How long does a physics PhD take?

  • Helena Kudiabor
  • May 05 2023

A PhD is the highest level of education you can receive in physics, and allows you to conduct independent research into a topic that fascinates you. But, how long does it take to finish a PhD?


What does a physics PhD involve?

A physics PhD is a full-time period of research which allows you to develop your research skills, and gain in-depth knowledge in a topic that interests you. Unlike undergraduate and master’s courses, which involve a number of lectures and seminars, a PhD is primarily made up of independent research. However, you’ll typically be assigned to a research group, with a team of scientists, fellow PhD students and other academics. 

Once you choose a research topic, you’ll be assigned to a supervisor. This person will have conducted research in your chosen specialism, and will help you refine your research topic, and conduct your research. Some universities provide students with two supervisors.

How long does a physics PhD take?

A full-time PhD typically lasts three or four years, while part-time PhDs can take up to six or seven years. This timeline is dependent on how long it takes you to complete your research. Many PhD students who intend for their PhD to last three years only finish their research after four years. Luckily, most universities are flexible, and the deadline can be extended for up to four years. 

What is the structure of a physics PhD?

Once you choose a research topic, you’ll be assigned to a supervisor (some students have two). In your first year, you’ll meet with your supervisor to talk about your research proposal, and will come up with some deadlines and action items. You’ll also complete your literature review, where you evaluate existing literature to see which topics haven’t been discussed, and to make sure your PhD is original.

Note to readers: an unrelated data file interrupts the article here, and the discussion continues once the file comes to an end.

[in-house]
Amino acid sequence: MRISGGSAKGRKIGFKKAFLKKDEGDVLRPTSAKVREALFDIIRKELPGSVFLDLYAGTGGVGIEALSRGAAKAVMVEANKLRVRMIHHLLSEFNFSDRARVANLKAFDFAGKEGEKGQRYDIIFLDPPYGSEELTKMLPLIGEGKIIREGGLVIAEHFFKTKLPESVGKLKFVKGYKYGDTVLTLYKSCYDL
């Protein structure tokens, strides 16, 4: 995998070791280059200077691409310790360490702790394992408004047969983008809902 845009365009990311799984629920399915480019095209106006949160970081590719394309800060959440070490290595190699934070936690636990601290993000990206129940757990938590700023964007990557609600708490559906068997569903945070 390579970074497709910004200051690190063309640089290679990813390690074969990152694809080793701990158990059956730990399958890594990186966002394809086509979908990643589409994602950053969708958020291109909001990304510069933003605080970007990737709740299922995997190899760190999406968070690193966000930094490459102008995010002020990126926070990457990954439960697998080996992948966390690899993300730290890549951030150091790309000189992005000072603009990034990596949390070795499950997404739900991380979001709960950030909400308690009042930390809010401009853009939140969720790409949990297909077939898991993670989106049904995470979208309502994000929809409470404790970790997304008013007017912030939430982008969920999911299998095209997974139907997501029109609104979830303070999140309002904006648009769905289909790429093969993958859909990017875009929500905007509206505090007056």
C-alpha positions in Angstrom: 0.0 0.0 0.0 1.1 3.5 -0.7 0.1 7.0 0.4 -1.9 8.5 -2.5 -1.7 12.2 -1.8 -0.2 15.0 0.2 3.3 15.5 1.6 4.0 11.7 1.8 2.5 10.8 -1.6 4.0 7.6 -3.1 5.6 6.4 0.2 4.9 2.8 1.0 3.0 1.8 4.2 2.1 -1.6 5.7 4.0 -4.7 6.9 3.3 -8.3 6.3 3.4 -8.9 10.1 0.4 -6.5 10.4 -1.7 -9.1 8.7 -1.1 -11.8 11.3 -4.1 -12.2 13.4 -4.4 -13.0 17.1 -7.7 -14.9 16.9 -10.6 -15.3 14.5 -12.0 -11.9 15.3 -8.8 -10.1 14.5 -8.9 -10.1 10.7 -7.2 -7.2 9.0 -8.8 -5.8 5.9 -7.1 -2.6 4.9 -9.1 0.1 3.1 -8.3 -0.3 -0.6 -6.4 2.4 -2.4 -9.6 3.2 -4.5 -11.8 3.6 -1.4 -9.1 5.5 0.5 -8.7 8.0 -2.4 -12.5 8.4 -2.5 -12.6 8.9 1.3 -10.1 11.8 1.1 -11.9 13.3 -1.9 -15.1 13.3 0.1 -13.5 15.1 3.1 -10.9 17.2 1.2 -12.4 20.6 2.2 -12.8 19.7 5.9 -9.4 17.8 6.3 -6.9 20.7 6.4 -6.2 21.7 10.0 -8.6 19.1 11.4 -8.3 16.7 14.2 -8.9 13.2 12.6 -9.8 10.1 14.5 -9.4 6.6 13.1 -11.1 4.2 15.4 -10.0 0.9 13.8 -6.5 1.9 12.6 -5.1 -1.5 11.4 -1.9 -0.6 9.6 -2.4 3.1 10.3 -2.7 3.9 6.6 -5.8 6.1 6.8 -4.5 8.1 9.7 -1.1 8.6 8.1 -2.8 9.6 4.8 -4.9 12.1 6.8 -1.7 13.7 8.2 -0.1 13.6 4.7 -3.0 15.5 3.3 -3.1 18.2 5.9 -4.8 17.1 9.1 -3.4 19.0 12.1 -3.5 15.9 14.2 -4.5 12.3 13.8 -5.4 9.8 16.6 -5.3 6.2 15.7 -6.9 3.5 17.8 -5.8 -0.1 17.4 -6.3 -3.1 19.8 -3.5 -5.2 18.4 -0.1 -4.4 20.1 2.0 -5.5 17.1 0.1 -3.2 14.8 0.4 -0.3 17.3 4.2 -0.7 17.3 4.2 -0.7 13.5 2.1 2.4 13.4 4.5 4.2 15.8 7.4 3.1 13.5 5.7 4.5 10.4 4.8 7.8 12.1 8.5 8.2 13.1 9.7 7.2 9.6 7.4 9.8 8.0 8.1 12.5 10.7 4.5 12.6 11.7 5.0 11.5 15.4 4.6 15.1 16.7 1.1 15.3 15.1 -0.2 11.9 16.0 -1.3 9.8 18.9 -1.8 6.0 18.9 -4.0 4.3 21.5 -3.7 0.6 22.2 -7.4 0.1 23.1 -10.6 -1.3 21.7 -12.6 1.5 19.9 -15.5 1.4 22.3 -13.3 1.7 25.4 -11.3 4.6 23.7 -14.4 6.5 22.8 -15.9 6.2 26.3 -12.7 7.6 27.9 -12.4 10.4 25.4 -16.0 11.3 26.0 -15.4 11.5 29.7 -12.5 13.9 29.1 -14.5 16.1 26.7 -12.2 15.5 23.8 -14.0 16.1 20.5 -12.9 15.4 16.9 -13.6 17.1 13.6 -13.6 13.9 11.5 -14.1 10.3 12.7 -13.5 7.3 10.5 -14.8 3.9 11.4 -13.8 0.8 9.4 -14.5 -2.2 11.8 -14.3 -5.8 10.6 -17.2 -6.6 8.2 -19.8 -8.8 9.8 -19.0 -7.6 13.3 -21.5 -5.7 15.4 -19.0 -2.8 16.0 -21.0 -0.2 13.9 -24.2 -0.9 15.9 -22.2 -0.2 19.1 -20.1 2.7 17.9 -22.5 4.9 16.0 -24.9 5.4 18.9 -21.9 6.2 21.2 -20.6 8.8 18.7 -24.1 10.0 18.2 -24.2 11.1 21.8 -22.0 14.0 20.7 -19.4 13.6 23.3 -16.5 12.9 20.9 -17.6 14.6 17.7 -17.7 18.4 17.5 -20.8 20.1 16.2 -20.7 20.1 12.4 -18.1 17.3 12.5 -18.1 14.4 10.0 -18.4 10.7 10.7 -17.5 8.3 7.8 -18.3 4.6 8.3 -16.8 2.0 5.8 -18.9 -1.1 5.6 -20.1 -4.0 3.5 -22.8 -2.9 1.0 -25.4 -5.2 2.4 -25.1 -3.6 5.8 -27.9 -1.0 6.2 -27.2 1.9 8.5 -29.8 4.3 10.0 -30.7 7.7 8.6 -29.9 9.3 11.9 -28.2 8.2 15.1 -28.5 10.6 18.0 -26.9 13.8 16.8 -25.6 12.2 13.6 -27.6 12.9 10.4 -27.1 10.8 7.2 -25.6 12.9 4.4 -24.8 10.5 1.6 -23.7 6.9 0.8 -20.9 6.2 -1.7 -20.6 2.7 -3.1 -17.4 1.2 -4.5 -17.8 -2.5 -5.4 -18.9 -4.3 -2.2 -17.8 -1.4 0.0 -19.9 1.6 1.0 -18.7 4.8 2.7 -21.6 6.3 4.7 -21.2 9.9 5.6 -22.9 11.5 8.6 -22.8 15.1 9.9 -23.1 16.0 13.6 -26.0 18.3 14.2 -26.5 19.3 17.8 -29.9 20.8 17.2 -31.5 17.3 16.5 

In your second year, you’ll conduct research and develop your thesis. This is a long essay, similar to your undergraduate dissertation. There may also be opportunities for you to present your results for publication or at conferences.

In your third (and potentially fourth year), you’ll typically switch your focus to writing your thesis. The requirements for your thesis vary between institutions; however, most physics PhD theses are around 60,000 words. 

Once you’ve finished your thesis, and it has been approved by your supervisor, you’ll submit your thesis. The final step is to complete viva voce, a three-hour spoken exam. During this, you’ll discuss the process of writing your thesis and defend your findings in front of an internal and external examiner.